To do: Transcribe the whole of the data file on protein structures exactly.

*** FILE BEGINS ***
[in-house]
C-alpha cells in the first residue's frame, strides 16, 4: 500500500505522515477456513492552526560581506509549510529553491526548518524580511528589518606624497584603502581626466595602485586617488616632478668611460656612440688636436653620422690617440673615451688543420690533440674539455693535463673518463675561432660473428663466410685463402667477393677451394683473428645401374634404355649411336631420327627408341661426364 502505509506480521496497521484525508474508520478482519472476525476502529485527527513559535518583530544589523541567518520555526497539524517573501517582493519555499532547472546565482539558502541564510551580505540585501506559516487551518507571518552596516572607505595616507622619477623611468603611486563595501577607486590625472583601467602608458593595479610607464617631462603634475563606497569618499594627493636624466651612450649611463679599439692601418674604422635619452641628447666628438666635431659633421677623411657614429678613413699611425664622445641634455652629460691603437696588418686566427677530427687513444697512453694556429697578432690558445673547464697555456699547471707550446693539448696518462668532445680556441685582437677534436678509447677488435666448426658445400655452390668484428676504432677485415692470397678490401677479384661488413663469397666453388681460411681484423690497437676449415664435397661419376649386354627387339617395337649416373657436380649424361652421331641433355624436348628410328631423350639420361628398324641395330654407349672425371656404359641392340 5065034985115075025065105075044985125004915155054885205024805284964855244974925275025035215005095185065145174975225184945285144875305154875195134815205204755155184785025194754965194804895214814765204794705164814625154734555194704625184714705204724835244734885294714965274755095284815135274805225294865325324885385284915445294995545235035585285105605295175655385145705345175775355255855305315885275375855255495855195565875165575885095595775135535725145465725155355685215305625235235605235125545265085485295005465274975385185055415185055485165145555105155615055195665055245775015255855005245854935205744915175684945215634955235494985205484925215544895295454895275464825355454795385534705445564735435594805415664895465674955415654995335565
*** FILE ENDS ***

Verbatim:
[in-house]
C-alpha cells in the first residue's frame, strides 16, 4: 500500500505522515477456513492552526560581506509549510529553491526548518524580511528589518606624497584603502581626466595602485586617488616632478668611460656612440688636436653620422690617440673615451688543420690533440674539455693535463673518463675561432660473428663466410685463402667477393677451394683473428645401374634404355649411336631420327627408341661426364 502505509506480521496497521484525508474508520478482519472476525476502529485527527513559535518583530544589523541567518520555526497539524517573501517582493519555499532547472546565482539558502541564510551580505540585501506559516487551518507571518552596516572607505595616507622619477623611468603611486563595501577607486590625472583601467602608458593595479610607464617631462603634475563606497569618499594627493636624466651612450649611463679599439692601418674604422635619452641628447666628438666635431659633421677623411657614429678613413699611425664622445641634455652629460691603437696588418686566427677530427687513444697512453694556429697578432690558445673547464697555456699547471707550446693539448696518462668532445680556441685582437677534436678509447677488435666448426658445400655452390668484428676504432677485415692470397678490401677479384661488413663469397666453388681460411681484423690497437676449415664435397661419376649386354627387339617395337649416373657436380649424361652421331641433355624436348628410328631423350639420361628398324641395330654407349672425371656404359641392340 5065034985115075025065105075044985125004915155054885205024805284964855244974925275025035215005095185065145174975225184945285144875305154875195134815205204755155184785025194754965194804895214814765204794705164814625154734555194704625184714705204724835244734885294714965274755095284815135274805225294865325324885385284915445294995545235035585285105605295175655385145705345175775355255855305315885275375855255495855195565875165575885095595775135535725145465725155355685215305625235235605235125545265085485295005465274975385185055415185055485165145555105155615055195665055245775015255855005245854935205744915175684945215634955235494985205484925215544895295454895275464825355454795385534705445564735435594805415664895465674955415654995335565